Of course we must remember that Hillsborough happened at a time when football hooliganism was rife – it was regarded as “the enemy within.” There was a belief that every football fan was a hooligan until proven otherwise and deserved to be treated as such.
However, to say it was the cause of the disaster was completely wrong and it took 27 years and a lot of vocal protestations from the families involved to finally get:
“Justice for the 96”
Similarly, diabetic patients have had the truth hidden away from them and only now are more and more people waking up to the reality that the condition can be reversed once you start addressing the root causes of the problem – Insulin Resistance and inflammation.
Unfortunately, Medicine has its own Hooligans – those self-limiting beliefs that stop us questioning the so called truth, because we believe we already have the answers.
This psychopathology of knowledge pervades many of our current beliefs about diabetes, and until these are challenged and changed, the same mistakes and bad advice will perpetuate to the detriment of people’s health.
These include; the belief that diabetes is progressive and chronic, that the best way to treat it is with medication, and that carbohydrates are essential for a balanced diet for diabetic patients.
The human tragedy is that lives are being needlessly lost, not just from diabetes, but from all the chronic diseases – heart disease, dementia, and yes even cancer, because we are giving our patients the wrong dietary advice.
The Hillsborough inquest heard that before kick-off it was apparent not everyone would be able to get into the ground, and one police constable even radioed the control room requesting the game be delayed for the safety of the fans. This message was not taken seriously, with disastrous consequences.
There are a few doctors today sending out similar warning messages relating to type 2 diabetes that are also being ignored.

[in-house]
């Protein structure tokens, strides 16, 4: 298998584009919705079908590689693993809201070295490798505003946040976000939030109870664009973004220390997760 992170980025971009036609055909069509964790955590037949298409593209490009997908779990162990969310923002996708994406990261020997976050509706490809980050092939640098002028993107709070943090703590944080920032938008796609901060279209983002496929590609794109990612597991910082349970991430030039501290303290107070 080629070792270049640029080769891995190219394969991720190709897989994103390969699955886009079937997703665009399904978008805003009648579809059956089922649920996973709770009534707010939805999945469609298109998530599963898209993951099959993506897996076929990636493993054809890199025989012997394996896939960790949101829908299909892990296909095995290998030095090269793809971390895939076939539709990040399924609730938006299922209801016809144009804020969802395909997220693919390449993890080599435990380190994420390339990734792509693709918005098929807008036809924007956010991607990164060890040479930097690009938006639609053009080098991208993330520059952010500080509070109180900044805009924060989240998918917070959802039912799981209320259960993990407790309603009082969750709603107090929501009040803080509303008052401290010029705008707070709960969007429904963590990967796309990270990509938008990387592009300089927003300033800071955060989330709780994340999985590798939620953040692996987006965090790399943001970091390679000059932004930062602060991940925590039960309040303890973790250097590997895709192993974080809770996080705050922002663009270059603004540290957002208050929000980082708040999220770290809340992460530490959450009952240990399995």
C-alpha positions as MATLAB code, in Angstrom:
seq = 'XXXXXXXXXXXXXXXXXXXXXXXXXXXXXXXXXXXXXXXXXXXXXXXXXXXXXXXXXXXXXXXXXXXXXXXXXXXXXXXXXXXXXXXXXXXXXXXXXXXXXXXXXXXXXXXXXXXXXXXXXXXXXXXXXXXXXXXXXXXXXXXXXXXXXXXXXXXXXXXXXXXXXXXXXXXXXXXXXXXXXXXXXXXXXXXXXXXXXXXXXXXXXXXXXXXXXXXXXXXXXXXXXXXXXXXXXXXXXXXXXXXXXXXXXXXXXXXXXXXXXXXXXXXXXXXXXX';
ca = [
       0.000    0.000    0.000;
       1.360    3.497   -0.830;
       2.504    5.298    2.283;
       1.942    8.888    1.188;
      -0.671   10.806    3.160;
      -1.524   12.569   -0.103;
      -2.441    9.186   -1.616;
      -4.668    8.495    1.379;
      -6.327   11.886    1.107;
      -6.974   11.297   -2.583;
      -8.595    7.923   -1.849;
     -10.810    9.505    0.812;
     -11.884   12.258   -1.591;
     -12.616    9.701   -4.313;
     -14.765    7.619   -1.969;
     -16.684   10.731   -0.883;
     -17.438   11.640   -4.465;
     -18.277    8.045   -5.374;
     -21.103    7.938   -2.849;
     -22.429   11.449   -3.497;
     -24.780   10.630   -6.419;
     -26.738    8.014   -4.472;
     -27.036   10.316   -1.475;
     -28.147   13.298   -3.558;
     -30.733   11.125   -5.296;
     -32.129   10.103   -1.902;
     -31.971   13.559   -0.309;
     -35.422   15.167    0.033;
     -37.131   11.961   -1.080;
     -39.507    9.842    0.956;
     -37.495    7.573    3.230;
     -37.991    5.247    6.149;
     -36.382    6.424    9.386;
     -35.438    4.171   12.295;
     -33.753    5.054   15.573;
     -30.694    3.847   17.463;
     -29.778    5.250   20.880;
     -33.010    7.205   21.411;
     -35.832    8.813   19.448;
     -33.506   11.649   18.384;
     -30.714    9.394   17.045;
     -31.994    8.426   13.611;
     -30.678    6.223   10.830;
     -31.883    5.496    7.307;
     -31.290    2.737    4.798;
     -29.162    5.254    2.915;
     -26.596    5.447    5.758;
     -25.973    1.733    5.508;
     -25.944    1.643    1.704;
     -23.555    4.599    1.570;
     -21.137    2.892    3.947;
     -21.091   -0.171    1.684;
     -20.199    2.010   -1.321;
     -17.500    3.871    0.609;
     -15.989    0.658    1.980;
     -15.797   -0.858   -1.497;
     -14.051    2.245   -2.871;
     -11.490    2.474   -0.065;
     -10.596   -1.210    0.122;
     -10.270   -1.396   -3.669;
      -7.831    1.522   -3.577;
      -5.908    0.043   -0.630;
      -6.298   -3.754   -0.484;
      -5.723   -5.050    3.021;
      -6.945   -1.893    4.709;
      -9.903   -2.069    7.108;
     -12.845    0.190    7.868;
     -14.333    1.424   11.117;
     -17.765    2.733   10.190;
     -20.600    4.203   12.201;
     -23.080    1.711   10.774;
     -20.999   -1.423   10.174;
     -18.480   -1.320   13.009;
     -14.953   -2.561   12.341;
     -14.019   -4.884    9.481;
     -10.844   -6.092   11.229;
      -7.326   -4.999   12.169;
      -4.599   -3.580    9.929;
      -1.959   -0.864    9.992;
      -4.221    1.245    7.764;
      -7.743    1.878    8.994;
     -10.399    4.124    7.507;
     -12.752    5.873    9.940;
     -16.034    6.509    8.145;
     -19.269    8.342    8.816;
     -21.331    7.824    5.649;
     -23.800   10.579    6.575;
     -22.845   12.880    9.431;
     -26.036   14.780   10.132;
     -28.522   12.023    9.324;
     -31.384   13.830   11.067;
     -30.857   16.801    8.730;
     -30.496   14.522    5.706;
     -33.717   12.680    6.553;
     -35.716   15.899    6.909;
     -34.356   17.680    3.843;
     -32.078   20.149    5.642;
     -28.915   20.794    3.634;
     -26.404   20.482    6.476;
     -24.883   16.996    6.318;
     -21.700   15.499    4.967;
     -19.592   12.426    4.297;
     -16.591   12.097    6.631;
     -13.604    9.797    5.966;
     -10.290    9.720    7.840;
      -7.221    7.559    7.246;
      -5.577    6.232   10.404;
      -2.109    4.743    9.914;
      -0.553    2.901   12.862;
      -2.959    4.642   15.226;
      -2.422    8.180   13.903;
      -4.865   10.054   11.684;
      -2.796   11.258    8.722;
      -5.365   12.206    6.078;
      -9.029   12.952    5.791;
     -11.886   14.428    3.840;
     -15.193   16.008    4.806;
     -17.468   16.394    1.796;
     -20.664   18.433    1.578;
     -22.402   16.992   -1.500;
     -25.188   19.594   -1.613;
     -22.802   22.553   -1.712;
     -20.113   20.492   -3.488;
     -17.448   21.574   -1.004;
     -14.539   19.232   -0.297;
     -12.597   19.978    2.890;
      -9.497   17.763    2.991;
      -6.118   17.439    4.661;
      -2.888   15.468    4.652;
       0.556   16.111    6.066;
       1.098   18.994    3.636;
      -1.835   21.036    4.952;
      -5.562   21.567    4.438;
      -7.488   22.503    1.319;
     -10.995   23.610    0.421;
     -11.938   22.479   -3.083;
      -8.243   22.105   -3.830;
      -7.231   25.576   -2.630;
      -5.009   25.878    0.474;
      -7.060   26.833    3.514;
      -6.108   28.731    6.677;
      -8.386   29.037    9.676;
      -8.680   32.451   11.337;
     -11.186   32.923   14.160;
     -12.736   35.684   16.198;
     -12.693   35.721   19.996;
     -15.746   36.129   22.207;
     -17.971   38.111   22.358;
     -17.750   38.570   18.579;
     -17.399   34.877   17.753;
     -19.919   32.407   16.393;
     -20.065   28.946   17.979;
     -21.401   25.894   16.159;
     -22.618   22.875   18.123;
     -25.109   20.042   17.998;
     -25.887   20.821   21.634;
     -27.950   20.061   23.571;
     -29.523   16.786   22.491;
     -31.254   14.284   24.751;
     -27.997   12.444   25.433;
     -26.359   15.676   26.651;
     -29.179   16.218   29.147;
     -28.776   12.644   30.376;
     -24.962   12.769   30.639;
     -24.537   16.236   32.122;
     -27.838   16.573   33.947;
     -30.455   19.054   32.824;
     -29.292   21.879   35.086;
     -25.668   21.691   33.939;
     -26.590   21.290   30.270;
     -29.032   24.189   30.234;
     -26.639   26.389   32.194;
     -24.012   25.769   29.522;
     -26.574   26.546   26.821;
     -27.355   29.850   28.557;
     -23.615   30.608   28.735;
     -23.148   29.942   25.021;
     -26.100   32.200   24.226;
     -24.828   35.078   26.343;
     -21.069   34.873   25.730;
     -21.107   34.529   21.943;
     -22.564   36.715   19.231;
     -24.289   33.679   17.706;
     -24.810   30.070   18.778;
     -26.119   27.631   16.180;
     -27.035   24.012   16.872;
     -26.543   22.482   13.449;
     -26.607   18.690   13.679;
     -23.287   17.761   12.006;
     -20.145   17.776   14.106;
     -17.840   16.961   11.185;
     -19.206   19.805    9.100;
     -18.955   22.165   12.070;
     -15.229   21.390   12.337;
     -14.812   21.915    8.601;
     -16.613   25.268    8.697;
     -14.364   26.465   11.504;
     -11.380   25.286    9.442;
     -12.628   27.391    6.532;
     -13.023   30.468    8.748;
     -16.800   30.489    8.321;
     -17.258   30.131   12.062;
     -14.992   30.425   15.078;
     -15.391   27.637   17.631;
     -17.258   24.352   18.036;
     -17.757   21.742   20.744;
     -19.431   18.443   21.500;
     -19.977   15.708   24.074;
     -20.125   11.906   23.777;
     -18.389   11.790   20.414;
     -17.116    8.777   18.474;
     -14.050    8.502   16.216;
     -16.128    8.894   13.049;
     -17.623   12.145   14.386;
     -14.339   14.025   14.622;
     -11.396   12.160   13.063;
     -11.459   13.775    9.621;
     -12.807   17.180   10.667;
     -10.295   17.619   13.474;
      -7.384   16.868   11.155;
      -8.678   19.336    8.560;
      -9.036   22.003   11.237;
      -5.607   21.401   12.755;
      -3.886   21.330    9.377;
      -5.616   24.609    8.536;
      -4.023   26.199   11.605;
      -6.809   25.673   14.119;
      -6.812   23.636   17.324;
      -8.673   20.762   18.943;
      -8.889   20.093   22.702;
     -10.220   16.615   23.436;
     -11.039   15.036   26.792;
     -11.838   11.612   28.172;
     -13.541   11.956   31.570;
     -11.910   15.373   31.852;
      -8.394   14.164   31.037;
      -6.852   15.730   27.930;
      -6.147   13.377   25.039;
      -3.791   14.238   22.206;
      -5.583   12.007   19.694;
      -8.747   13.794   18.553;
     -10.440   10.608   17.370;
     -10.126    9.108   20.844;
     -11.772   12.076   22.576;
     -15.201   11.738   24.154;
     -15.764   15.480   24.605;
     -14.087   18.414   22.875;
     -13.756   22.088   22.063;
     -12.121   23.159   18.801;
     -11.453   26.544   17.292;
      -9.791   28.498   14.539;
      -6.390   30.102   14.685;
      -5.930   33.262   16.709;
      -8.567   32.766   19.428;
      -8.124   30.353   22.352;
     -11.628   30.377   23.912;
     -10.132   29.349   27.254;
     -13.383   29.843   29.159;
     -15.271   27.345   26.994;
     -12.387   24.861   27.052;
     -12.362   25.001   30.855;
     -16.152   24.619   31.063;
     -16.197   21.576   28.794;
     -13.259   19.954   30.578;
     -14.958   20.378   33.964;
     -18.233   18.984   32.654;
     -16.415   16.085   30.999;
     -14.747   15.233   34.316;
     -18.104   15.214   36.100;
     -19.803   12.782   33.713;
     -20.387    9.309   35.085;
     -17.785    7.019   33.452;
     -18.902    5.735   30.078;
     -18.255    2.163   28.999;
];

The message that it can be reversed, that diet is the answer, not the drugs we prescribe, and that the main culprit is eating too much sugar/carbohydrate and overcrowding the fat cells, leading to insulin resistance.
Another fatal mistake at Hillsborough, was the decision by the commanding Police Officer to open the exit gate and allow even more fans into the already overcrowded stadium, and as more people were let in, there was a huge surge to get inside the ground and the weight of the crowd inevitably pushed those at the front up against the perimeter fencing, suffocating them in the process.
Here again we see similarities with the metabolic disaster of diabetes.
In type 2 diabetes we have a stadium (adipose tissue, liver and pancreas) already crammed to the rafters, and a situation in which more fans (glucose) are trying to enter the ground. You eventually reach the point of resistance inside the cell, which forces the glucose to spill out onto the pitch and into the blood stream.
Then, instead of doing the sensible thing, and stopping anymore (glucose) entering the ground and allowing time for some to escape, we make the same mistakes that precipitated the disaster at Hillsborough.
We ignore the initial warnings, continue to let glucose molecules into the cell by eating carbohydrates and then open the gates and force them inside with the medications we use (e.g insulin) causing the fat cells to get squashed, suffocate and eventually die.
Naturally those fans (glucose) left outside the ground (cell) get annoyed because they can’t get in and start causing a disturbance in other areas of the stadium (eyes, kidneys etc) and in doing so, the problem merely gets shifted to another location.
Worse still, by telling people to eat a balanced diet, with plenty of fruit and so-called “good” carbohydrates (e.g. Porridge, rice, lentils) the problem is compounded, because we are essentially blocking their best chance, their one main escape route from this metabolic disaster – a low carb diet.
In much the same way, fans at Hillsborough were prevented from carrying the injured to waiting ambulances by the established police cordon, for fear of further trouble outside the ground.
Of the 44 ambulances in attendance and over 80 paramedics, only one paramedic, Tony Edwards, managed to get on the pitch and administer CPR, and a pitiful 82 of the 96 victims were pronounced dead on the pitch, never making it to hospital with a chance of survival.
The jury concluded that blunders by the police and ambulance service on the day had “caused or contributed” to the disaster and that the victims had been unlawfully killed.
To reach a verdict of unlawful killing they had to be sure of four “essential” components concerning the 96 deaths at Hillsborough.
1.They had to be convinced the match commander, chief superintendent, David Duckenfield owed a duty of care to those who died.
2. He was in breach of that duty of care.